Which of the following processes has most likely been disrupted?
A 3-year-old boy with a history of unexplained fever, lack of perspiration, the absence of response to noxious stimuli, and self-mutilating behavior is diagnosed with congenital insensitivity to pain with anhidrosis. Genetic analysis shows a missense mutation of the tyrosine kinase domain of the TrkA gene. Assume this is the only signaling defect in this patient.
A. Binding of nerve growth factor to its receptor B. Formation of TrkA homodimer in response to nerve growth factor C. Phosphorylation of downstream molecules in response to nerve growth factor D. Retrograde transport of nerve growth factor from nerve terminals E. Synthesis of nerve growth factor
The answer to this is letter C. Phosphorylation of downstream molecules in response to nerve growth factor. This question is asking what are prevented and C is the answer to this. The receptor component does not show any sign of mutation which means that the ligand will still have the ability to work with the receptor.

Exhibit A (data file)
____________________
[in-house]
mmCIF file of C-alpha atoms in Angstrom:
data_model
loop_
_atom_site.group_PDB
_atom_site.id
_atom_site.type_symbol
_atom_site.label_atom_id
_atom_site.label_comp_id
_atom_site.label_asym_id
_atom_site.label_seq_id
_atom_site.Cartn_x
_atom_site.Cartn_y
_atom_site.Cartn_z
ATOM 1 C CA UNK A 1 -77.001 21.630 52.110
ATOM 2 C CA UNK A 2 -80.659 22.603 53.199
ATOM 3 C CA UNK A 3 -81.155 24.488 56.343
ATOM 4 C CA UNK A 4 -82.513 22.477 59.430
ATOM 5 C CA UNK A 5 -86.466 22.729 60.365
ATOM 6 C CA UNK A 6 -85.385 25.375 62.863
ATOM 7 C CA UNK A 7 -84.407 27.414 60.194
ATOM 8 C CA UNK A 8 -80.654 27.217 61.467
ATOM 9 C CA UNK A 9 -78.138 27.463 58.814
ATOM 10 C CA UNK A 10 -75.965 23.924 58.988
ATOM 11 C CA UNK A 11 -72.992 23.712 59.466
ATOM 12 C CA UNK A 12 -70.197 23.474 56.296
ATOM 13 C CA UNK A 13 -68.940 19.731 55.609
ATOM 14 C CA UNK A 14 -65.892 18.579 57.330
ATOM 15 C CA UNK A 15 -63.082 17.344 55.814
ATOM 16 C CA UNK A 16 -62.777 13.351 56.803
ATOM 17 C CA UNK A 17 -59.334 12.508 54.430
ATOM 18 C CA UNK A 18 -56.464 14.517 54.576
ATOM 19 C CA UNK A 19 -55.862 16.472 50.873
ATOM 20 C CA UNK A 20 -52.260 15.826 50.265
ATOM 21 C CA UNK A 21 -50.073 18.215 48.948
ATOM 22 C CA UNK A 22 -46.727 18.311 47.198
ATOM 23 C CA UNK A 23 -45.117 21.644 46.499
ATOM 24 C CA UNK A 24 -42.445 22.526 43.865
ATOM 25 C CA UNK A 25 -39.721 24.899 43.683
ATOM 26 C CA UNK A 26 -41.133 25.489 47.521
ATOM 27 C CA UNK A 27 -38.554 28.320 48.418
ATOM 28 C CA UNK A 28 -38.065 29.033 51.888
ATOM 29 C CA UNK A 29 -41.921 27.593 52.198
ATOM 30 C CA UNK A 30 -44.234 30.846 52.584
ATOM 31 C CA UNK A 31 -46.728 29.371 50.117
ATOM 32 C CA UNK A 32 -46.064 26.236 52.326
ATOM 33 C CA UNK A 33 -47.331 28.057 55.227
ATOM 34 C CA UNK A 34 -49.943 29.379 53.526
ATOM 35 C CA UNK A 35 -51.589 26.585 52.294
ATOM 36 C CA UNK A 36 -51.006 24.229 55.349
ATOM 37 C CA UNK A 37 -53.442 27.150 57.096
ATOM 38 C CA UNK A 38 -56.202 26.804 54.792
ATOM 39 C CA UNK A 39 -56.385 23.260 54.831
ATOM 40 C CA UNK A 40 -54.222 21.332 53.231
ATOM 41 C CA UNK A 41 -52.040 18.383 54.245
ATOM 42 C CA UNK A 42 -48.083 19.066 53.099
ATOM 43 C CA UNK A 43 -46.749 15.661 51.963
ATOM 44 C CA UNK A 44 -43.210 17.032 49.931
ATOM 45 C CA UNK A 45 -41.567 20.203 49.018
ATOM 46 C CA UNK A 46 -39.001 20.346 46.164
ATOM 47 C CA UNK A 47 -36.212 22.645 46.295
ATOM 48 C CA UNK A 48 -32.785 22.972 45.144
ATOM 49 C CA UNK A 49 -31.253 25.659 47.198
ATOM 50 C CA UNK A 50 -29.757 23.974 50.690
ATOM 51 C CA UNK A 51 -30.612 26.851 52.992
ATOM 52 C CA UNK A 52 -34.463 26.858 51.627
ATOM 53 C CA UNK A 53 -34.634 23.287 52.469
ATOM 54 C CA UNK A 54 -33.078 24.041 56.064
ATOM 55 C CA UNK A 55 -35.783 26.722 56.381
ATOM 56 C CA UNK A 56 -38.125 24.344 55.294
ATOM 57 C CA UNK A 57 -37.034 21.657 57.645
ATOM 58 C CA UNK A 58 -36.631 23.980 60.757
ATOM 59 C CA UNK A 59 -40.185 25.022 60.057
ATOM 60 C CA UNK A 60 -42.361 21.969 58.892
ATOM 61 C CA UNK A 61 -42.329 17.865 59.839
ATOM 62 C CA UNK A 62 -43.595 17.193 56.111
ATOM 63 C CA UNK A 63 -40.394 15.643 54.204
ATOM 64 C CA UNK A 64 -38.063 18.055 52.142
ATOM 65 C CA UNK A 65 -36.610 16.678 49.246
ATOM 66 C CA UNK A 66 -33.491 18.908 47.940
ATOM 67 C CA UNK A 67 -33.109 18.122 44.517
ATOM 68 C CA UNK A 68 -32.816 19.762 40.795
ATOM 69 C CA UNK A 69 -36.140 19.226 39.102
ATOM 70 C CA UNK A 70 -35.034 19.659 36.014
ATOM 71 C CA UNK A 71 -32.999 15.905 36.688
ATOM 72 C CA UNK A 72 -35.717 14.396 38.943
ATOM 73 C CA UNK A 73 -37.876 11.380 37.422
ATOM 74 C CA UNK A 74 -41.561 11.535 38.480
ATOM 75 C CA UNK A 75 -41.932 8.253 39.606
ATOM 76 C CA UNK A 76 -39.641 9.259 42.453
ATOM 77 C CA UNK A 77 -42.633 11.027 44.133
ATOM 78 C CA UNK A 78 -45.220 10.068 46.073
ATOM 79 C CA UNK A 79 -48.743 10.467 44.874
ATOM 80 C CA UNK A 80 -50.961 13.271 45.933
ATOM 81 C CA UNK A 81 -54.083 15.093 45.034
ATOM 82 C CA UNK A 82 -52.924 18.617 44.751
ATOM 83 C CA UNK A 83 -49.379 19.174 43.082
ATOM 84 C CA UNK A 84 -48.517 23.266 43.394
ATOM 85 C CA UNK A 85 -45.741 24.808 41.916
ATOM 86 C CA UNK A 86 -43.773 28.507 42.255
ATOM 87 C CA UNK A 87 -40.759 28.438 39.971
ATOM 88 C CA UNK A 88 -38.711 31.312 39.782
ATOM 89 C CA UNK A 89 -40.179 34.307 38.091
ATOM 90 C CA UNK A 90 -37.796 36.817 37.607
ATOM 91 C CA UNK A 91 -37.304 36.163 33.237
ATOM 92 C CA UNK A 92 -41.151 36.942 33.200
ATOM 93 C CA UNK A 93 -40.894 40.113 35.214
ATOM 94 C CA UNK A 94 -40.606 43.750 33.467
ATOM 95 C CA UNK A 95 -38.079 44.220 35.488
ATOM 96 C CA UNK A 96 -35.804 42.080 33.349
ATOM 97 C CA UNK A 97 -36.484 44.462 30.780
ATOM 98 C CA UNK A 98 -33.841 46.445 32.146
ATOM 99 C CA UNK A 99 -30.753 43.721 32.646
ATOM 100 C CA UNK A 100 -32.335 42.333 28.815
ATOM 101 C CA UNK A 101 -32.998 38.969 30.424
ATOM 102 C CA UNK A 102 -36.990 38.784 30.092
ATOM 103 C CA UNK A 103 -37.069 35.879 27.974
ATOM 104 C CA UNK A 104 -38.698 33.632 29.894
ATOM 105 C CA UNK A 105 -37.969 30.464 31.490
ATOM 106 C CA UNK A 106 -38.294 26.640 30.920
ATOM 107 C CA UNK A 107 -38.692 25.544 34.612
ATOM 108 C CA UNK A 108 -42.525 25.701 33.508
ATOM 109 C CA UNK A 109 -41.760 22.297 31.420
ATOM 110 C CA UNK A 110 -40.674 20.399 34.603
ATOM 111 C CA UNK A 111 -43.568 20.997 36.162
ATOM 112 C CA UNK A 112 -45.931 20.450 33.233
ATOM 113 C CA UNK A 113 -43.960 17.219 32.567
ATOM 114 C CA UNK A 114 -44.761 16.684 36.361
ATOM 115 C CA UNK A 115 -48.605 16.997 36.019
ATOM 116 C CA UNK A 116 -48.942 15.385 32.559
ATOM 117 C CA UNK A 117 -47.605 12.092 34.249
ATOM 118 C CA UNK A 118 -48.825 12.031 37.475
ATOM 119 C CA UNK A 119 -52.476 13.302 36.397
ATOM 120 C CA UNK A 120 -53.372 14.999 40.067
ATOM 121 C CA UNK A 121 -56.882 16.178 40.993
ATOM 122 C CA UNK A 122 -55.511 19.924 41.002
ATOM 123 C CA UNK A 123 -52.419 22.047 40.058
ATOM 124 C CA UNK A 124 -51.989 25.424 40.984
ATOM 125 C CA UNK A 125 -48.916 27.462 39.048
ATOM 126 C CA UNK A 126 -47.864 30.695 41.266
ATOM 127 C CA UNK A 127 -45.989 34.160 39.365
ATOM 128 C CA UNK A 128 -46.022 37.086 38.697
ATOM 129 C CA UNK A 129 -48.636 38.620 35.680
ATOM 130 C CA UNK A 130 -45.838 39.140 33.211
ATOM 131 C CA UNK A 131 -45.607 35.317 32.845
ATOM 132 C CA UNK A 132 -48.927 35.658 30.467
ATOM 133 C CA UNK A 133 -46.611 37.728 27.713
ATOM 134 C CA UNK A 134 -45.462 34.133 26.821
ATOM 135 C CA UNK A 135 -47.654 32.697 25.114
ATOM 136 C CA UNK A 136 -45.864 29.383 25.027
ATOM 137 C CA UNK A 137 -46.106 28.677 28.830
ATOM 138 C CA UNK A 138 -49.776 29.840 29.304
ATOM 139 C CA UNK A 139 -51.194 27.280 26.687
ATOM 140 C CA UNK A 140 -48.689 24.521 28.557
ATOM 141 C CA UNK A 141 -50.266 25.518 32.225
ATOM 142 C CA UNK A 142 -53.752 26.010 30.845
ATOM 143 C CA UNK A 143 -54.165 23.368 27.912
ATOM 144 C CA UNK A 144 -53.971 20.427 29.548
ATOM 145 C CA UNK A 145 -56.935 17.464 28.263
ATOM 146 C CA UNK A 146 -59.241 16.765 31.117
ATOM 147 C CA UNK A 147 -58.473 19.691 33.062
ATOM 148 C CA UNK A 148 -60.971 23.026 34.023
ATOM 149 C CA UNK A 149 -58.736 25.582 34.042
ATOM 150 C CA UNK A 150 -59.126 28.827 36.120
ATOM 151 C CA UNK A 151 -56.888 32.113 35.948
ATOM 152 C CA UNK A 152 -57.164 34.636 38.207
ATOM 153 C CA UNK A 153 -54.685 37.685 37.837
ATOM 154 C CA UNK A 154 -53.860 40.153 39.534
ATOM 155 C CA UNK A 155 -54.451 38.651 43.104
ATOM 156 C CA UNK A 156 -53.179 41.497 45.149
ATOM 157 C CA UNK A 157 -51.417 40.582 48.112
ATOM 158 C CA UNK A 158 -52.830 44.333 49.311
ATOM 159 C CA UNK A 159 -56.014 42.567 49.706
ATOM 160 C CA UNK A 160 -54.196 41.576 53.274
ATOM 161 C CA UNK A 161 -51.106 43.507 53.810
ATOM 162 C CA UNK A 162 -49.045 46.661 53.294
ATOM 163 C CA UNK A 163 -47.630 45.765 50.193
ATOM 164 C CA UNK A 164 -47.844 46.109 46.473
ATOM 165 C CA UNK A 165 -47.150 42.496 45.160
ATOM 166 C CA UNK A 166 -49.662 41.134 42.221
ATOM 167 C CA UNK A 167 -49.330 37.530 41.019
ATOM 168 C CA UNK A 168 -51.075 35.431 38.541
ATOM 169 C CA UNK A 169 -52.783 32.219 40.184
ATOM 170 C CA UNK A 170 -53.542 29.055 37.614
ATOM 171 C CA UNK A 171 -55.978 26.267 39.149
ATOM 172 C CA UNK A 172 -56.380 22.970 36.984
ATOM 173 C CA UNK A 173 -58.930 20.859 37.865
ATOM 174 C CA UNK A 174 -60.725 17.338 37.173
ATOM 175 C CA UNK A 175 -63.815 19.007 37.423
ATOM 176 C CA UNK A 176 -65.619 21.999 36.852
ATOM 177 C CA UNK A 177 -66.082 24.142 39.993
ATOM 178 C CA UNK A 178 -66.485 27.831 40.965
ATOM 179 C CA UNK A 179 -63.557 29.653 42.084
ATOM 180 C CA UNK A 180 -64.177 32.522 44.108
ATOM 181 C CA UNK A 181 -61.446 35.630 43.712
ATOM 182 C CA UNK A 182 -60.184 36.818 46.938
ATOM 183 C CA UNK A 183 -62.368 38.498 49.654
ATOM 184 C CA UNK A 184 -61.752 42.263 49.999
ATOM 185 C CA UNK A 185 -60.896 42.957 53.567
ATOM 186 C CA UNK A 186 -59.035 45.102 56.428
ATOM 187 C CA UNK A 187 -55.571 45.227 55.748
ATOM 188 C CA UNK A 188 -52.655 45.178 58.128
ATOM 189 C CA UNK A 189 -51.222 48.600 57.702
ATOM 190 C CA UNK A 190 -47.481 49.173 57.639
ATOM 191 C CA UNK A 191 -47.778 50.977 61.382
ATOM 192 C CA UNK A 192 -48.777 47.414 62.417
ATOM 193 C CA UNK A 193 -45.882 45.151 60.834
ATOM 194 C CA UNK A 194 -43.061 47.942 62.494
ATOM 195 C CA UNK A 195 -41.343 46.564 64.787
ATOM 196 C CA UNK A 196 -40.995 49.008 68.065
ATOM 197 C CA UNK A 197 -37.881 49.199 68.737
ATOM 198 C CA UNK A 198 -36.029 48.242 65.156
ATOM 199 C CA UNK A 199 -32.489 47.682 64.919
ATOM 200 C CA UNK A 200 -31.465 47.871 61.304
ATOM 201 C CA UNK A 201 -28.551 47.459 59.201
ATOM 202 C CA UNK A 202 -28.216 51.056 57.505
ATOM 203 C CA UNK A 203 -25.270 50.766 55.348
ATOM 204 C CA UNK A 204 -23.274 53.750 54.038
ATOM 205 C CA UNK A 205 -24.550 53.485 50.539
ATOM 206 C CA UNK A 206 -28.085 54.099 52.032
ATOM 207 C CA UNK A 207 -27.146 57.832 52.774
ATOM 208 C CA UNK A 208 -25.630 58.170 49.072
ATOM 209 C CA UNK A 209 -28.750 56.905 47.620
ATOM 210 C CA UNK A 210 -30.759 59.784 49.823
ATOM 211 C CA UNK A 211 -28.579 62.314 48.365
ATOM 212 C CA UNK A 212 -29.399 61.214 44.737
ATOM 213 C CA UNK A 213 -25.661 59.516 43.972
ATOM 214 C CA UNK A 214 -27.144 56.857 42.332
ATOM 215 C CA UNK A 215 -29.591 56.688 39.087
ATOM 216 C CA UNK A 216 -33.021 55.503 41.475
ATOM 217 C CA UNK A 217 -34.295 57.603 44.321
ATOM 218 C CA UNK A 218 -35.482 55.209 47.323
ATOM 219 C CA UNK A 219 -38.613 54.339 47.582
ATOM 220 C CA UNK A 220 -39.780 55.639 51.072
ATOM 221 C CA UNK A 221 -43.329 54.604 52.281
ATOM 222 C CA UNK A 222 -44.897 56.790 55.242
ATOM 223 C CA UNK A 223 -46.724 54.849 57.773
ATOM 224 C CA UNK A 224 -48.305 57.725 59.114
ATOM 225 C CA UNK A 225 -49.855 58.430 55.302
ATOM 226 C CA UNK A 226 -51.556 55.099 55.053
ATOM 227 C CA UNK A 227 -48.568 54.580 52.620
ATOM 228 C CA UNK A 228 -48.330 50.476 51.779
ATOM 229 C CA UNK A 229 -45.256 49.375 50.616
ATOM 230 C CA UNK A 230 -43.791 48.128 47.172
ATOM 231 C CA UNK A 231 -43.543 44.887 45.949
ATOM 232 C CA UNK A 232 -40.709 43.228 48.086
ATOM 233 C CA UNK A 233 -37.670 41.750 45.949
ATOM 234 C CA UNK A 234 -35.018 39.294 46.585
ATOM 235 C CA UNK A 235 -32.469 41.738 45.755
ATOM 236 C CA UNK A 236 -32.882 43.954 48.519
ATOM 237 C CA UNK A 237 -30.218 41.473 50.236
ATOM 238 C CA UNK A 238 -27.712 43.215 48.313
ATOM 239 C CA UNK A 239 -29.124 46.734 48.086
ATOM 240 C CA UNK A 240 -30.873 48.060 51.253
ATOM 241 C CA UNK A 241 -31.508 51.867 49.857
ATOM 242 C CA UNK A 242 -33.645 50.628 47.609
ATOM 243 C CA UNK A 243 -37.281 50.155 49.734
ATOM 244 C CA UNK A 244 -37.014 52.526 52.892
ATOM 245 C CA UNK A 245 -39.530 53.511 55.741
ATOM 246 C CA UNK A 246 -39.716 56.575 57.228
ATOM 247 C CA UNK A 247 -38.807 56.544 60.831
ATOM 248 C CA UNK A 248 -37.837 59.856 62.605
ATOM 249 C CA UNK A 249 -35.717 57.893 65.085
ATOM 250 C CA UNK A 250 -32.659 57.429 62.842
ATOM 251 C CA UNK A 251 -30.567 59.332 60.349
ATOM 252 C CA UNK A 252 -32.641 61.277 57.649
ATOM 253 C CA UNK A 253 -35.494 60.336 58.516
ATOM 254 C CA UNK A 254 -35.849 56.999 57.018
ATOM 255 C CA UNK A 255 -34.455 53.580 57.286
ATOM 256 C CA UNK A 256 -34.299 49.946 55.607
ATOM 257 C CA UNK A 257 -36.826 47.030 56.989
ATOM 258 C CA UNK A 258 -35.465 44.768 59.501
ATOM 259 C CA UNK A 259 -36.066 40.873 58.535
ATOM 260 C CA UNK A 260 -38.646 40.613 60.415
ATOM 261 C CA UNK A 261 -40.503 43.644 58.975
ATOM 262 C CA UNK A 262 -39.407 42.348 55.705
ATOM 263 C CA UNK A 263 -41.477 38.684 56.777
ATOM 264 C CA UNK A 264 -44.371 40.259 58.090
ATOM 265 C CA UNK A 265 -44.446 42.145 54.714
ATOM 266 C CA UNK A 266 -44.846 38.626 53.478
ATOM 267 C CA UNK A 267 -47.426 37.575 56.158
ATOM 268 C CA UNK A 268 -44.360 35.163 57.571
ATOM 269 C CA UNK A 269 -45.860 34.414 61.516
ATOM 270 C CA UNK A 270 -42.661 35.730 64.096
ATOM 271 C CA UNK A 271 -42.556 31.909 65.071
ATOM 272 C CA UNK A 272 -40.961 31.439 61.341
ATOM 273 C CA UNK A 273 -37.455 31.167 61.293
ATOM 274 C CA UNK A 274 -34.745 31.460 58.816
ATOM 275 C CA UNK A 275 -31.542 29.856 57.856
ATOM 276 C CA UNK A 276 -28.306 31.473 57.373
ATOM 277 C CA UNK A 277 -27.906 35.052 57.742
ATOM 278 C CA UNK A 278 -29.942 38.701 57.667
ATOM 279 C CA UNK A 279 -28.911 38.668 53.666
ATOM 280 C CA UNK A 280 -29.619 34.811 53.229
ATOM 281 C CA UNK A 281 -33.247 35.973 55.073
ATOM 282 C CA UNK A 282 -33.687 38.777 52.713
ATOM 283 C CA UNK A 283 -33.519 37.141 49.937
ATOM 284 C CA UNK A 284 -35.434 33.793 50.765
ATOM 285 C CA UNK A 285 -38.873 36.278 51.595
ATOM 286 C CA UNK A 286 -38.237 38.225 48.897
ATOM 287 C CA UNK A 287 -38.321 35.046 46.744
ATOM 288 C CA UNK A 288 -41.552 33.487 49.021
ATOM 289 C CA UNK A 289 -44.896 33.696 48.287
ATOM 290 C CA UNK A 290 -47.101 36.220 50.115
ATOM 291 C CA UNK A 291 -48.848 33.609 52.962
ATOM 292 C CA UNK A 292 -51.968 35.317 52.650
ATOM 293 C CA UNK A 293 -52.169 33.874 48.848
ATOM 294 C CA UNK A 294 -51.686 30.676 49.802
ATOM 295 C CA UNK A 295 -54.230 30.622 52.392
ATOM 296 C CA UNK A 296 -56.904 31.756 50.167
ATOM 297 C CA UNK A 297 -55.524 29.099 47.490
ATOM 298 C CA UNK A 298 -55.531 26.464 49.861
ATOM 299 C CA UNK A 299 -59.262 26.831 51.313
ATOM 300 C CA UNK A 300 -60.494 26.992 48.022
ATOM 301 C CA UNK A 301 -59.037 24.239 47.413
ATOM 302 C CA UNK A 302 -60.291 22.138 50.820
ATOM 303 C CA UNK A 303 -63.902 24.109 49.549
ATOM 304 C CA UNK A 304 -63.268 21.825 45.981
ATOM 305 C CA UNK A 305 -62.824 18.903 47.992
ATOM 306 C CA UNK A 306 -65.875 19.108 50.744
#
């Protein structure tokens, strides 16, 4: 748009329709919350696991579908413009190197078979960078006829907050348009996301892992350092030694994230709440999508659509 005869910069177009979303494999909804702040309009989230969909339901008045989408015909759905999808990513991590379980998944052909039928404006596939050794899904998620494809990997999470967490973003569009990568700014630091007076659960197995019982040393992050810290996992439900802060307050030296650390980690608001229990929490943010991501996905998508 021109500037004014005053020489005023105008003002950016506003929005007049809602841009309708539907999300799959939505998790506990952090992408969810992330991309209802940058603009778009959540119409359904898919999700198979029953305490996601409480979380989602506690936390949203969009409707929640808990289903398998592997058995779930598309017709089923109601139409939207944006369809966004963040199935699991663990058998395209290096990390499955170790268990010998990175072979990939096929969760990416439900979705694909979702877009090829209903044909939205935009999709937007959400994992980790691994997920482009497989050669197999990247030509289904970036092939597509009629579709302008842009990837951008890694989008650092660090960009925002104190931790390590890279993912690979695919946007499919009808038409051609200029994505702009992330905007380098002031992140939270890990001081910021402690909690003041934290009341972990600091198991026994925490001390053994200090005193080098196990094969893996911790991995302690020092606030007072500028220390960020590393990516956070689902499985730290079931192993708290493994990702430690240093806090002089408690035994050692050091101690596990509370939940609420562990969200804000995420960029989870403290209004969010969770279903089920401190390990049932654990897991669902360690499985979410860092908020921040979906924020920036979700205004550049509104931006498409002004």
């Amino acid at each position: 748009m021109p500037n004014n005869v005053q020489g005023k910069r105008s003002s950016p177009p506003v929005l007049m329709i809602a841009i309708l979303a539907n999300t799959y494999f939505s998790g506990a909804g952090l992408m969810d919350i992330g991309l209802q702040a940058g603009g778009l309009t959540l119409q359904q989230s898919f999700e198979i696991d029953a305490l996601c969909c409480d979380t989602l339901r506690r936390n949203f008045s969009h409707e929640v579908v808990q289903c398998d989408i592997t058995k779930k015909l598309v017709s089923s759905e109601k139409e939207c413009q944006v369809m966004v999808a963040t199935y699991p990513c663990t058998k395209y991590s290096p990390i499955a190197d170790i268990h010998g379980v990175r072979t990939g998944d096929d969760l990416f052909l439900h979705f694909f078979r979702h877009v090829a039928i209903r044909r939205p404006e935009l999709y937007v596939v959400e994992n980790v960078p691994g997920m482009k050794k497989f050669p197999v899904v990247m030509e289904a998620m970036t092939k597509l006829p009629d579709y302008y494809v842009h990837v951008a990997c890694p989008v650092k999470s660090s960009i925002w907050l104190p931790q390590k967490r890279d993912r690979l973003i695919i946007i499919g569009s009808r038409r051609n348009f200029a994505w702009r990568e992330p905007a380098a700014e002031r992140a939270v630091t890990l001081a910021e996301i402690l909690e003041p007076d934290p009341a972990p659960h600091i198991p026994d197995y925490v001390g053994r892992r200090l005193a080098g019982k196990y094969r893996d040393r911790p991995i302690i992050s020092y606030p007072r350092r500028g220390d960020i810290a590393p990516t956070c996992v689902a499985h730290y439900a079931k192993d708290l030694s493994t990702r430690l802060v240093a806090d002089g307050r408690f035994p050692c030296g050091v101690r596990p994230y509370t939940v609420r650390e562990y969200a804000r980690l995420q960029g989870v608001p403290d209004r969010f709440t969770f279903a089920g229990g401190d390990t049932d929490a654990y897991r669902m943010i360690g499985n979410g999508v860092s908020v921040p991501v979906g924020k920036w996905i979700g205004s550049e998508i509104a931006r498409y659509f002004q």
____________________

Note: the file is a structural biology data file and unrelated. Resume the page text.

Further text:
Take note that the kinase part is already mutated. When the right process does not occur, this means that the molecules that pass down that path will not go through the proper process anymore.
Phosphorylation of downstream molecules in response to nerve growth factor-https://hmg.oxfordjournals.org/content/10/3/179.fullnerve growth factor (ngf) supports the survival of sympathetic ganglion neurons and nociceptive sensory neurons in dorsal root ganglia derived from the neural crest and ascending cholinergic neurons of the basal forebrain. human trka (also named ntrk1) was isolated from a colon carcinoma as a potential new member of the tyrosine kinase gene family and expression of trka(trk) was later found in the nervous system. trka is a receptor tyrosine kinase which is phosphorylated in response to ngf . the binding of ngf to trka stimulates homodimer formation and activation of tyrosine kinase activity. phosphorylated tyrosine residues in the trka cytoplasmic domain serve as anchors for binding downstream signaling molecules.